A partial closure of an aging coal-fired power plant serving customers across the Pacific Northwest could come earlier than planned depending on the actions of its co-owner and Montana lawmakers, according to documents released Tuesday by Washington state regulators.
The documents detail Puget Sound Energy's plan to retire two of Colstrip's four generating units.
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The 2,100-megawatt facility is one of the largest coal-fired plants in the West. It's seen as increasingly uneconomical to operate because of competition from cheaper power sources and mounting pollution control costs.
Puget Sound has a 50 percent share of Colstrip Units 1 and 2, which were built in the 1970s. The utility reached an agreement last year with environmentalists that requires their closure by July 2022.
Puget Sound representatives warned that could happen sooner given that co-owner Talen Energy wants to exit its role as Colstrip's operator by mid-2018.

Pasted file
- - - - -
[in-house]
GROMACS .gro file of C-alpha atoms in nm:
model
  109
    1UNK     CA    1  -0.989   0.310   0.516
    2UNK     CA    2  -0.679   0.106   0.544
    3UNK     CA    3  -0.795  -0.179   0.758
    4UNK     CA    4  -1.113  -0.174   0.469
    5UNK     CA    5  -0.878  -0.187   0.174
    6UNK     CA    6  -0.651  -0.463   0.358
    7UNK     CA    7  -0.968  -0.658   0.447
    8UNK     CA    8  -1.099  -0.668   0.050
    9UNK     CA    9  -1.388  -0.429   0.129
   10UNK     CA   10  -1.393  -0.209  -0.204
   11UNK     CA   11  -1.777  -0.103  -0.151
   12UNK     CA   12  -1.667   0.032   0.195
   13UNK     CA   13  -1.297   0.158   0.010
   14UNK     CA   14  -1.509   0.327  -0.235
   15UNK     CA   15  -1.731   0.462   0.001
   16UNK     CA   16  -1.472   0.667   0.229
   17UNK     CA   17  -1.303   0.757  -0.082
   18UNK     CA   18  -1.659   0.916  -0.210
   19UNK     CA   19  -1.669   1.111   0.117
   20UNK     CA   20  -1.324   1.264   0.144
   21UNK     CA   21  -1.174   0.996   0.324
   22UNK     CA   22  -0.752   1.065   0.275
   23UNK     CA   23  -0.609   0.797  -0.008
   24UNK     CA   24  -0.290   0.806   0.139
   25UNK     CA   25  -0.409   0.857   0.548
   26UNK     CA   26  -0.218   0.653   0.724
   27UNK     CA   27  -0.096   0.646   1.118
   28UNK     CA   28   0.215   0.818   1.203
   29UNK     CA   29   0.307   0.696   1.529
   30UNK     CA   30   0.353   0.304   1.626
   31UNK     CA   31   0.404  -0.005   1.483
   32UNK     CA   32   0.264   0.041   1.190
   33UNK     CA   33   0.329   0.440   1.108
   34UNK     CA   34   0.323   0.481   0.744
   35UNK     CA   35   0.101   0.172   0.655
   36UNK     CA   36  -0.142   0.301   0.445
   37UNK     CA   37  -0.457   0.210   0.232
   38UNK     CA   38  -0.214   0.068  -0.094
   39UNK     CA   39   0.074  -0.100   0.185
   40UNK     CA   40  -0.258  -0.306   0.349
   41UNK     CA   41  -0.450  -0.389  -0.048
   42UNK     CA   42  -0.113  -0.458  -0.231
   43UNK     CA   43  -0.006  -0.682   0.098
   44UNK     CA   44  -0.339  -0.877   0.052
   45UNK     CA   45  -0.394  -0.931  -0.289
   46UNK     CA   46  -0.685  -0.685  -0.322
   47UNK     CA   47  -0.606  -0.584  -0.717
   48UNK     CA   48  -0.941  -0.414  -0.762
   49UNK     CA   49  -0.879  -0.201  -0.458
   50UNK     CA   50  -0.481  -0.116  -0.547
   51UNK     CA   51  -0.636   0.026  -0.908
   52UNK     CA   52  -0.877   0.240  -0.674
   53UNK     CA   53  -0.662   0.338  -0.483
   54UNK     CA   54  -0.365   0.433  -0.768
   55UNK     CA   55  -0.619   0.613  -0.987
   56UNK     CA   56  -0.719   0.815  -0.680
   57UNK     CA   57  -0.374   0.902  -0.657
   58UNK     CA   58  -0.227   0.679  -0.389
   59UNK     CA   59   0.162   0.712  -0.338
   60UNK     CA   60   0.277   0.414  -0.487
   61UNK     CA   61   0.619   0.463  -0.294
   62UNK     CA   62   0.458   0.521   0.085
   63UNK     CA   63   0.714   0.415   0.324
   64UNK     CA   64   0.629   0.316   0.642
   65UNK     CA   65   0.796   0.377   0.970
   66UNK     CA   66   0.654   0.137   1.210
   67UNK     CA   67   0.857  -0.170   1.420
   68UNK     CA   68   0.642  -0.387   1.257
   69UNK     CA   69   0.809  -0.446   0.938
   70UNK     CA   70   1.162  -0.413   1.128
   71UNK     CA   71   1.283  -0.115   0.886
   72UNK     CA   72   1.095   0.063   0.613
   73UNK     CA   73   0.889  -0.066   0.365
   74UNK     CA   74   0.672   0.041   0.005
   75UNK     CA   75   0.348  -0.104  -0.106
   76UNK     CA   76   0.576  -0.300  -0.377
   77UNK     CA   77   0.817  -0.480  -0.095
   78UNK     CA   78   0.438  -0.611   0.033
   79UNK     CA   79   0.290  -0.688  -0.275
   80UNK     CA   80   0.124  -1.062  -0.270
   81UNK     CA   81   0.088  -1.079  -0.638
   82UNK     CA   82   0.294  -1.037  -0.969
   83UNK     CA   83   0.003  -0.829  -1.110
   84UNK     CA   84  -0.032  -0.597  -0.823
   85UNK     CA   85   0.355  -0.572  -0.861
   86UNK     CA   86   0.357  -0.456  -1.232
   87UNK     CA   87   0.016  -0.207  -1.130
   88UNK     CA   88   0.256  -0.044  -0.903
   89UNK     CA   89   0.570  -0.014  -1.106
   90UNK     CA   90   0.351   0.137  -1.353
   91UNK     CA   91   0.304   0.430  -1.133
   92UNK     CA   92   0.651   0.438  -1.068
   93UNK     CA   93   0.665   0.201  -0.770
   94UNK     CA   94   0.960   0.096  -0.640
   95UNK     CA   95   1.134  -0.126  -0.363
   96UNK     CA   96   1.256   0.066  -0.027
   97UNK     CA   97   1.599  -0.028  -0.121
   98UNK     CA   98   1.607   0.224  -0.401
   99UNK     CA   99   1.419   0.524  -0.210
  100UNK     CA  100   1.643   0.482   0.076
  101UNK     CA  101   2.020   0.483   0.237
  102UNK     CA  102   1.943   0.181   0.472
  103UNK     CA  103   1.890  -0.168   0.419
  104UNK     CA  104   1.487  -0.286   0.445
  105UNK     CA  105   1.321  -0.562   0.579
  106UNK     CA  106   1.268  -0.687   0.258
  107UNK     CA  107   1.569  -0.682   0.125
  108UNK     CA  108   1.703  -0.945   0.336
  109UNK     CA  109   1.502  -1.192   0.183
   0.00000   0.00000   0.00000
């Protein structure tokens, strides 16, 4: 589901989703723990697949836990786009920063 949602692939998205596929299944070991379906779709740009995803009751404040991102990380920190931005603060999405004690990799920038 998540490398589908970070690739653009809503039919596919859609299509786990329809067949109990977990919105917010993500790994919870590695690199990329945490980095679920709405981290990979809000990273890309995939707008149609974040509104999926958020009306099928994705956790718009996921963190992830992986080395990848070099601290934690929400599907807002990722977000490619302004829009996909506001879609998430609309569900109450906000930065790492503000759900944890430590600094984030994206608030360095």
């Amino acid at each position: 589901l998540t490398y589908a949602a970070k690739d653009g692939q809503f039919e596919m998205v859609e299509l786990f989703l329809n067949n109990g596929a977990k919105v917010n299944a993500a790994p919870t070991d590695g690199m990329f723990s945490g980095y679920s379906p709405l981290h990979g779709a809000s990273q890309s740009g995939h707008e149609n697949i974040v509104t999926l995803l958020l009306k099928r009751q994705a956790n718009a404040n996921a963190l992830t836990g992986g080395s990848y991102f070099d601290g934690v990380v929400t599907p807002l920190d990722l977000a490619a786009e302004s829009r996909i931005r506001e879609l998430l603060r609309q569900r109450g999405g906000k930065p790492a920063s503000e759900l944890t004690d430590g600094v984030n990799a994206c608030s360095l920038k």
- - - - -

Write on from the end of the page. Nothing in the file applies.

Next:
Puget Sound also suggested an early closure could be prompted by pending measures before the Montana Legislature that include a proposed wholesale energy tax increase aimed at helping the community of Colstrip recover from any closure.
"The impact of some of those provisions becoming law may ultimately influence how cost-effective it is to continue to run the units," Ronald Roberts, director of thermal resources for Puget Sound, said in testimony submitted to the Washington Utilities and Transportation Commission.
Roberts said a tax increase could make Units 1 and 2 less economical than power from other sources.
The measure by Montana Rep. Jim Keane, D-Butte, would double a state tax from .015 to .030 cent per kilowatt hour on the electricity generated by power plants that is put on transmission lines.
Half the money collected would go into the state's general fund and the other half would go into a new account for grants and loans to help communities where a power plant is closing.
Other bills pending in Montana would require Puget Sound and Talen to submit a decommissioning and remediation plan to the Montana Department of Environmental Quality, and a measure appropriating $130,000 to allow the state to intervene in the utility's rate case in Washington state.
AP writer Matthew Volz contributed to this story from Helena.